Shintani hails from mainland Honshu, the largest of Japan’s four islands. “I grew up in the countryside on the west side of Japan which had mountains and oceans and very rural landscape. I loved to go exploring and plant hunting after school, chasing tadpoles in the rice paddy fields, a very typical Japanese country girl.”
“My grandma and mother loved gardening, [which] was a huge inspiration.”
During high school, Shintani’s father suggested she might want to study horticulture.
“He was right, I love my job now. I live with the plants, it’s a very natural thing.”
She contributes both culturally and horticulturally to Tokachi.
“We have a Honshu tradition called “Place Where People Live,” defining where people are living and leaving the forest untouched. In Japanese culture, we try to have a harmonious relationship between nature and mankind. Hokkaidu doesn’t have that history, the indigenous Ainu worshipped nature. I brought that idea into our forestry, and we left abandoned the deepest forest area for wildlife. We cut the forest closer to the garden sometimes and harvest mountain vegetables, that’s a humans area. We used to produce lots of wooden material, serious forestry, but now we slow down and leave it self-seeding.”
She also introduced organic growing. “This garden is located at the foot of the Hidaka Mountains, and we care about that environment,” she said. “We’re still searching for the best organic growing methods.”
Visitors travel mostly from the mainland. “For people who live in cities, Hokkaido is a popular destination. It’s a different culture from Honshu, like a land of pioneers.”
With Japan’s long history of renowned garden design — sometimes just rocks or moss — tastes are changing all the time, Shintani said.
“We have very traditional gardens on the mainland, especially in the Kyoto area. It’s quite spiritual, it’s deeply connected to Buddhism, like Zen Garden. But we had a huge English Garden boom in the late 1990s.”
“Nowadays, there’s a back-to-nature movement, especially in Hokkaido. Our naturalistic planting style was very new when we opened. After 15 years, it has become a trend. In the big city, they like the essence of wild nature.”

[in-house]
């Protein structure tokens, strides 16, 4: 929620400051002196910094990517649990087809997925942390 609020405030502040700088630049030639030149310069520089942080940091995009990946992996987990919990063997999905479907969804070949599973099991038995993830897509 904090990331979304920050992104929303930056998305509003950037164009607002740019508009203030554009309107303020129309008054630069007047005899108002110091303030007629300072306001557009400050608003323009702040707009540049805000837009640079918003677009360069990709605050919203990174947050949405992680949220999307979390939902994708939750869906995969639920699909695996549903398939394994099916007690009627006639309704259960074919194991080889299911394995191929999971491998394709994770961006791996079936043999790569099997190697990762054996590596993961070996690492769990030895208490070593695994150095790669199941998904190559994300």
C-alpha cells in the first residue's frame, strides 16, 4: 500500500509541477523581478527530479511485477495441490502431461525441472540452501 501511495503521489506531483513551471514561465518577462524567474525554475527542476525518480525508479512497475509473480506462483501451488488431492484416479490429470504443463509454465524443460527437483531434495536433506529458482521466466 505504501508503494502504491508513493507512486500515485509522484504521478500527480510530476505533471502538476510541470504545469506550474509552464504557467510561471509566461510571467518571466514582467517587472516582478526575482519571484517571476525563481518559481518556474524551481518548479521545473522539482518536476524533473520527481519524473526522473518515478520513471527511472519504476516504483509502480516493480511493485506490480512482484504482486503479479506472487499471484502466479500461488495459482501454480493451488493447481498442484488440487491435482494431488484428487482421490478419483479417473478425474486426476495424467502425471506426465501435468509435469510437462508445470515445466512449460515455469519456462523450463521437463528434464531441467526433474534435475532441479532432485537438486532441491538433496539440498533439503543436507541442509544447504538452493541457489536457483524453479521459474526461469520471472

Shintani has had to adapt to the unexpected. Serious typhoon damage in 2016 caused underground water courses to change volume and routes. “A lot of moss covered the meadow garden, and, in a native forest, beautiful moss covers tree trunks and boulders,” she said. Instead of removing the moss, “it’s time to think about new plants inviting to that environment.”
During the winter, she travels and gives talks, in person or virtually, and visits gardens. She spent two years in Sweden while training, and is widely published.
“My biggest interest is the difference between nature and human lifestyles. Plants tell us everything about the natural environment. I read about the land, or sense of a place, the meaning of new plants, and local plants in each country. That’s the biggest joy for me,” she said.
“I always feel calm when I come back [to this] special, remarkable place. [With] severe climate conditions throughout the year, even in summer, this is the borderline between a wild side and humans cultivated side. There’s a lot to think about [in] the healthy, happy life of gardening.”
The past three years have been difficult for everyone due to COVID, she acknowledged. Annual attendance has declined, from 50,000 pre-pandemic to around 20,000.
“Now, we have visitors who were not interested in gardening or plants before. They needed some support there and a peaceful time. I feel like the garden has a new mission, it’s like an oasis, it’s saving peoples’ minds.”
Tokachi Millennium Forest was designed with a vision of lasting 1,000 years, hence its name.
“It’s like a hope for the future,” Shintani said, “a rich, beautiful natural environment [that] will remain safely for future generations. It never ends.”
IF YOU GO
What: 26th annual Berkshire Botanical Garden Winter Lecture with Midori Shintani, head gardener of Tokachi Millennium Forest, Hokkaido, Japan
Where: Online only
When: 5 p.m., Saturday, Feb. 18
Cost: $35, $30 for members
Information and registration: 413-298-3926, berkshirebotanical.org